9. A control circuit as claimed in claim 8 wherein the first circuit comprises a first unity gain inverting amplifier coupled from the output of said subtractor to one of the current input terminals of the first Hall generator, having other current input terminal coupled to the output of said subtractor, and the second circuit comprises a second unity gain inverting amplifier coupled from the output of said subtractor to one current input terminal of the second Hall generator having another current input terminal responsive to the output of said subtractor.
10. A control circuit as claimed in claim 8 wherein the first circuit comprises:
a balanced transformerless amplifier unit having first and second amplifiers, the first amplifier having an input coupled to respond to the output of said subtractor and the second amplifier having an input coupled to respond to the output of the first amplifier, current input terminals of the first Hall generator being coupled between the outputs of the first and second amplifiers, and
wherein the second circuit comprises:
a balanced transformerless amplifier unit having third and fourth amplifiers, the third amplifier having an input coupled to the output of said subtractor and the fourth amplifier having an input coupled to the output of the third amplifier, current input terminals of the second Hall generator being coupled between outputs of the third and fourth amplifiers.
11. A control circuit as claimed in claim 8 or 10, wherein the third circuit comprises:
a first balanced transformerless amplifier unit having a first, noninverting amplifier coupled to a voltage output terminal of the first Hall generator and a second, inverting amplifier coupled to the output of the first, noninverting amplifier;
a series circuit coupled between the outputs of the first and second amplifiers of the first balanced transformerless amplifier unit and including the first armature winding and a first current sensing element connected to supply a signal to said first torque sensing means; and
wherein the fourth circuit comprises:
a second balanced transformerless amplifier unit having a third, noninverting amplifier coupled to a voltage output terminal of the second Hall generator and a fourth, inverting amplifier coupled to the output of the third, noninverting amplifier; and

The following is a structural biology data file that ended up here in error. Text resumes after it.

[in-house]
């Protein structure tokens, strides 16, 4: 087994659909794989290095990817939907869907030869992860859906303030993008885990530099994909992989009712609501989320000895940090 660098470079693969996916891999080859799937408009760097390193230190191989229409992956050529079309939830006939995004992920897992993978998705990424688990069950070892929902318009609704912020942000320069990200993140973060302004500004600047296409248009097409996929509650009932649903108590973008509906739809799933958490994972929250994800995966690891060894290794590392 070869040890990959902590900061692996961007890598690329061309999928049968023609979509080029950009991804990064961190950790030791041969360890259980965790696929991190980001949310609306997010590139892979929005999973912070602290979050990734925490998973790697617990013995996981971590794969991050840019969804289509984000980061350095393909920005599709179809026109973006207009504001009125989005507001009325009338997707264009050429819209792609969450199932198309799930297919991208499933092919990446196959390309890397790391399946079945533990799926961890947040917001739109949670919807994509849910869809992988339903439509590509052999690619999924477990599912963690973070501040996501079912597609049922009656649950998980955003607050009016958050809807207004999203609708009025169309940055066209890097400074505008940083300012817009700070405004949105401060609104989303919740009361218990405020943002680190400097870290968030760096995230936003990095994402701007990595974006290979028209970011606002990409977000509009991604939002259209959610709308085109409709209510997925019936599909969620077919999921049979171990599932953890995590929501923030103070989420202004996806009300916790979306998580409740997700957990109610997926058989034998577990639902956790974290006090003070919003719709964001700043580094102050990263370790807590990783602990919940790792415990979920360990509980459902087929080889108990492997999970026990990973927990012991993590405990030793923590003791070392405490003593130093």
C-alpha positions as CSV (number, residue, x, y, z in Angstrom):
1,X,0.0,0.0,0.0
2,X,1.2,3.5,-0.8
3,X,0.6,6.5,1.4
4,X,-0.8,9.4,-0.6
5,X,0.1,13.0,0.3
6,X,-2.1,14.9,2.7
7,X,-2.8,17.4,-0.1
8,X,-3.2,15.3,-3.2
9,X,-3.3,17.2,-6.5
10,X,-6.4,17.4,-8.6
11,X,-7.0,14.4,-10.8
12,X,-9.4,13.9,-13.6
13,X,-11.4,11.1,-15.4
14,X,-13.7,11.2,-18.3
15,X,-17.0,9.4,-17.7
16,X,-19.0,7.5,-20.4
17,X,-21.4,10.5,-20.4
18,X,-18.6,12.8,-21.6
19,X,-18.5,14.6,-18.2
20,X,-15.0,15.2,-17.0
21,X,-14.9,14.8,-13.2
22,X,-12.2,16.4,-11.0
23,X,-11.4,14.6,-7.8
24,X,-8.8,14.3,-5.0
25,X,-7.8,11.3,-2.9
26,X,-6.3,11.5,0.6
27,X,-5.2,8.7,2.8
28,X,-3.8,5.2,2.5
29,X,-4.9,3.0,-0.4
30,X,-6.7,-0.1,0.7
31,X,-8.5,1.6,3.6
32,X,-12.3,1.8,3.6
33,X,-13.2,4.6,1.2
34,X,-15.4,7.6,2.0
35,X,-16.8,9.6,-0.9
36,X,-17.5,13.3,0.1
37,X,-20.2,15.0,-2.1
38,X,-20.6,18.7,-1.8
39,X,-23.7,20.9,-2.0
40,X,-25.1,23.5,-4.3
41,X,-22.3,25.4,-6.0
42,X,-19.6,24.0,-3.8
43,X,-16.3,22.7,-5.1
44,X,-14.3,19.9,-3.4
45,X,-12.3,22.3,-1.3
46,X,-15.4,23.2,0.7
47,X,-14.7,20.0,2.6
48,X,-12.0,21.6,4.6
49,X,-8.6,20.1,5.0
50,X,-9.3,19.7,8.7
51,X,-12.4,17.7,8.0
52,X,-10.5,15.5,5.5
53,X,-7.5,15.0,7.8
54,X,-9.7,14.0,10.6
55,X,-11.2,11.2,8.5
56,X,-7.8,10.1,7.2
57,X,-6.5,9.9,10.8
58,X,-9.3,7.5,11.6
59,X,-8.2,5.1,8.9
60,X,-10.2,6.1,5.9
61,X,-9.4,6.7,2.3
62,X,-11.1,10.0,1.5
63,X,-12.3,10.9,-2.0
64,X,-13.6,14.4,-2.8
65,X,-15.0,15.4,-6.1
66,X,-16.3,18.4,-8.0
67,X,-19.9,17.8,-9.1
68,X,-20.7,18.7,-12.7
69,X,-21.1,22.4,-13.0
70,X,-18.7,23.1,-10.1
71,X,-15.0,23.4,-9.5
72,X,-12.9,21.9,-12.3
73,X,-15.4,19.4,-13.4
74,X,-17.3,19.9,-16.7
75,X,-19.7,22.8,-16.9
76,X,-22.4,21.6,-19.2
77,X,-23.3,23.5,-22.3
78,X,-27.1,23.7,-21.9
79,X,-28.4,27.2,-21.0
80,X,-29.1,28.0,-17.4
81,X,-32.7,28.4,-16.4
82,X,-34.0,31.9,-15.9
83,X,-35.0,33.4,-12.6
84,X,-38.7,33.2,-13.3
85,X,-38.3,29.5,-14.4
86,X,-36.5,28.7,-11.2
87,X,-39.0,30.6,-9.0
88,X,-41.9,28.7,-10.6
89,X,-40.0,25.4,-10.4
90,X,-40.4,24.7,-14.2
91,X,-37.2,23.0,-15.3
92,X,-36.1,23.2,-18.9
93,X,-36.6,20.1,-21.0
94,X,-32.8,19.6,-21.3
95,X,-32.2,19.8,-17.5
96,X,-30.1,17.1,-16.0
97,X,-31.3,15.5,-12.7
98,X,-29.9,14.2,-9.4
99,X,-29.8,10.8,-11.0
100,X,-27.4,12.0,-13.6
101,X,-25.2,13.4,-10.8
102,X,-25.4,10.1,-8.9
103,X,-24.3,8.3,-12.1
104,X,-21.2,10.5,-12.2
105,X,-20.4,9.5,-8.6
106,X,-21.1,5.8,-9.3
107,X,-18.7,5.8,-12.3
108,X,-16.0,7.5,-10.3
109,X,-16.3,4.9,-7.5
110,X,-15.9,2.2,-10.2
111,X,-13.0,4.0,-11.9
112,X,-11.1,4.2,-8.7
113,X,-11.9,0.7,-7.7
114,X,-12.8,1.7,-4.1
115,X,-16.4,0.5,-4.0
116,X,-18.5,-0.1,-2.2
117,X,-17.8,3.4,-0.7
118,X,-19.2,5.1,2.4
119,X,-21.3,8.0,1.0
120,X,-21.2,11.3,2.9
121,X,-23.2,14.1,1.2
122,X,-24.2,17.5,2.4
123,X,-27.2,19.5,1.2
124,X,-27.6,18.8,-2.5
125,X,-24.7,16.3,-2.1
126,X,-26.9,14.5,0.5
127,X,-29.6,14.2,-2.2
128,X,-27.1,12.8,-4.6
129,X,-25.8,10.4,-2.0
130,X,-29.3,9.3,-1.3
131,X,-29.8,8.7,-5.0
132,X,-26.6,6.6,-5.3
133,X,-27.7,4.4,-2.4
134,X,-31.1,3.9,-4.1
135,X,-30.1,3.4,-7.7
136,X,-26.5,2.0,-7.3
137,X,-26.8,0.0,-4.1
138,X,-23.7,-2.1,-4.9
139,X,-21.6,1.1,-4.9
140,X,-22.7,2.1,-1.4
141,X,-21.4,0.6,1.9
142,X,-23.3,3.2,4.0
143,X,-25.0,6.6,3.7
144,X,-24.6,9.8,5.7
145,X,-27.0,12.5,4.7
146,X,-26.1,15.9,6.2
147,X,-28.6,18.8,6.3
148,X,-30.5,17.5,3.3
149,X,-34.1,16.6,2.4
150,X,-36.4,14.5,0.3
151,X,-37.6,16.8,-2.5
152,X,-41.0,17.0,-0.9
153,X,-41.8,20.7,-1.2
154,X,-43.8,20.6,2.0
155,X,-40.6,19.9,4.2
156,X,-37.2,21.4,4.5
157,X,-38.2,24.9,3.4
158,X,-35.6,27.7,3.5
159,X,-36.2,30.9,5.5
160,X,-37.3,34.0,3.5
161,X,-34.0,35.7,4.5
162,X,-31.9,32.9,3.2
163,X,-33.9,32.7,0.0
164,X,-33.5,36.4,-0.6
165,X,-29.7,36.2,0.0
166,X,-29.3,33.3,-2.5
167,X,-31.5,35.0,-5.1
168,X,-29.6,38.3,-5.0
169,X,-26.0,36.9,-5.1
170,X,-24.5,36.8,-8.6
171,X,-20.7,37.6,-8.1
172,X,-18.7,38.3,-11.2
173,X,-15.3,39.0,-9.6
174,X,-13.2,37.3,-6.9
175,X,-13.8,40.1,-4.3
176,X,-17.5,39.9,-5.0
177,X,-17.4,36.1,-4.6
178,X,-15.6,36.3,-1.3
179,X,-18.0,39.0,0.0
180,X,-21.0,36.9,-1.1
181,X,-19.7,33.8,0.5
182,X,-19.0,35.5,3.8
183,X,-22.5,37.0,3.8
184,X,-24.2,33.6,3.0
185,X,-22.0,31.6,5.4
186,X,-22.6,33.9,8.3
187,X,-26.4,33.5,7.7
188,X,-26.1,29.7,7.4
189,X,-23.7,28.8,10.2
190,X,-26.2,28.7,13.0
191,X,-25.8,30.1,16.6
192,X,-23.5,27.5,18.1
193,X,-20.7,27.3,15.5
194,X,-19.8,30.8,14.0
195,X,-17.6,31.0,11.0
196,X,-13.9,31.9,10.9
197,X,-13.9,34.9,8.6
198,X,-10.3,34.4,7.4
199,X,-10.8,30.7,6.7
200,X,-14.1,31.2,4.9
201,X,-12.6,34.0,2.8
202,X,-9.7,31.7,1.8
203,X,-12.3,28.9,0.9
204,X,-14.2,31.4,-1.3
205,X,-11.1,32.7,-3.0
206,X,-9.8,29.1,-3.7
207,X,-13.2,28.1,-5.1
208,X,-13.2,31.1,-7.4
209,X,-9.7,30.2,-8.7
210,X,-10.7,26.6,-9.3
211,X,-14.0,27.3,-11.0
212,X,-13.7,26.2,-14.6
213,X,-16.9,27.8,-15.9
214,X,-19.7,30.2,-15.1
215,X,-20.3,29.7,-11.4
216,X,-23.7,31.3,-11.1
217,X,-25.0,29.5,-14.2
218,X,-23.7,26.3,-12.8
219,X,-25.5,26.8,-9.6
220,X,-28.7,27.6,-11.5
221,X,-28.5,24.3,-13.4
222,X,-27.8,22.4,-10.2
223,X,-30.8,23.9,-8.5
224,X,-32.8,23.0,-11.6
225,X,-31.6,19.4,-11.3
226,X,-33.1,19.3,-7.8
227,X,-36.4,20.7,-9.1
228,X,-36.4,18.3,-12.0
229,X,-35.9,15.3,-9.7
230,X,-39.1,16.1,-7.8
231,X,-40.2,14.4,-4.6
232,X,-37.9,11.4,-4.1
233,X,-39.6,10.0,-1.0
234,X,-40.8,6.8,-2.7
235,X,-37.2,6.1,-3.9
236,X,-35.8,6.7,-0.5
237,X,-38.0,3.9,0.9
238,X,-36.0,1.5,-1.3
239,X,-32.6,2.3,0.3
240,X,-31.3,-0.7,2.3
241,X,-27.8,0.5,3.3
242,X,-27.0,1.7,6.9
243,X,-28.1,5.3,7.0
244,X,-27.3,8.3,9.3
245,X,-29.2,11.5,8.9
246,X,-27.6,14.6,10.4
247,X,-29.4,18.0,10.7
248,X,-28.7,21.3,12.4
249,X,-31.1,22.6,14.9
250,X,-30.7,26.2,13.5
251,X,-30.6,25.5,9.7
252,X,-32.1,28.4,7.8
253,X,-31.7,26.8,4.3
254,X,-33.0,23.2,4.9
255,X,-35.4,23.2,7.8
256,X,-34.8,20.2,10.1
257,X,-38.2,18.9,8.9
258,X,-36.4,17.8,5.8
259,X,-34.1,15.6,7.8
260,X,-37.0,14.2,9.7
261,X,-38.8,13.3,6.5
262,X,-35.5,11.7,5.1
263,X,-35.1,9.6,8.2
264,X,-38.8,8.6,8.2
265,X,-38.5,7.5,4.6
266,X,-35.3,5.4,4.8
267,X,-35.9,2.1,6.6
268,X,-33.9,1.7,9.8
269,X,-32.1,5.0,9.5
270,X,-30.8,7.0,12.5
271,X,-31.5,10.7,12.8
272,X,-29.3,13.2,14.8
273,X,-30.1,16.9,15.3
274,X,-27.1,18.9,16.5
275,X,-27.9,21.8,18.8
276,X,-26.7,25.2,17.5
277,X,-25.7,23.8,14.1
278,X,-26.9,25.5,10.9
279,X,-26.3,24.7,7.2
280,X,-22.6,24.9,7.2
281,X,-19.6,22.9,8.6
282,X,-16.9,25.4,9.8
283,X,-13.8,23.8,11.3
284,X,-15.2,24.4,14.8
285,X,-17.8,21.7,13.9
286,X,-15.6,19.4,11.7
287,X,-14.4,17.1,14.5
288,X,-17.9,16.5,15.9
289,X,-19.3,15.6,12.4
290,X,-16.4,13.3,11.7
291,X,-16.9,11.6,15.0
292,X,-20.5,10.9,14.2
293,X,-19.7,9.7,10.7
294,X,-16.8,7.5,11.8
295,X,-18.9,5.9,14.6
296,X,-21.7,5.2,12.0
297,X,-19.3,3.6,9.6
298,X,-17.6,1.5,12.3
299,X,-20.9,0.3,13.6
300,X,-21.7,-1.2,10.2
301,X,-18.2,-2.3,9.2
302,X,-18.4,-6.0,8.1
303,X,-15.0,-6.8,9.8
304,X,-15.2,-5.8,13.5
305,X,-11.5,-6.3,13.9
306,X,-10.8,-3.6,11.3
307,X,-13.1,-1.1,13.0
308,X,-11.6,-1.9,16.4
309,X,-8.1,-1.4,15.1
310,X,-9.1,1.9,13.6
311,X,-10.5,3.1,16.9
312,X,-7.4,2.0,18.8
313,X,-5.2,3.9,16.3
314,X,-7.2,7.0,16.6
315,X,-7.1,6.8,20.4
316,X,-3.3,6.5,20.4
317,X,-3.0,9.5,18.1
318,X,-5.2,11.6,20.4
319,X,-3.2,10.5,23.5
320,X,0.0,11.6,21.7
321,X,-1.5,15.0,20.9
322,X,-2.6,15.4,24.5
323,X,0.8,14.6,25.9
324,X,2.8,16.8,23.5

a series circuit coupled between the outputs of the third and fourth amplifiers of the second balanced transformerless amplifier unit and including the second armature winding and a second current sensing element connected to supply a signal to said second torque sensing means.
12. A control circuit as claimed in claim 8 wherein the first and second Hall generators respectively have current input terminals coupled between first and second terminals of a DC voltage source, and said subtractor comprises a common transistor having a base coupled to be responsive to said control signal and a conductive path coupled between said first and second terminals of the voltage source through a resistor responsive to the output of said adder, said first circuit comprising:
first and second transistors of a first conductivity type having conductive paths respectively coupled in series with the first armature winding between the first terminal of said voltage source and a first circuit node; and
third and fourth transistors of a conductivity type opposite to the first conductivity type having bases coupled to respond to the voltage output terminals of the first Hall generator and having conductive paths coupled from said subtractor to the respective bases of the first and second transistors; and
wherein said second circuit comprises:
fifth and sixth transistors of a particular conductivity type having conductive paths respectively coupled in series with the second armature winding between the first terminal of said voltage source and a second circuit node; and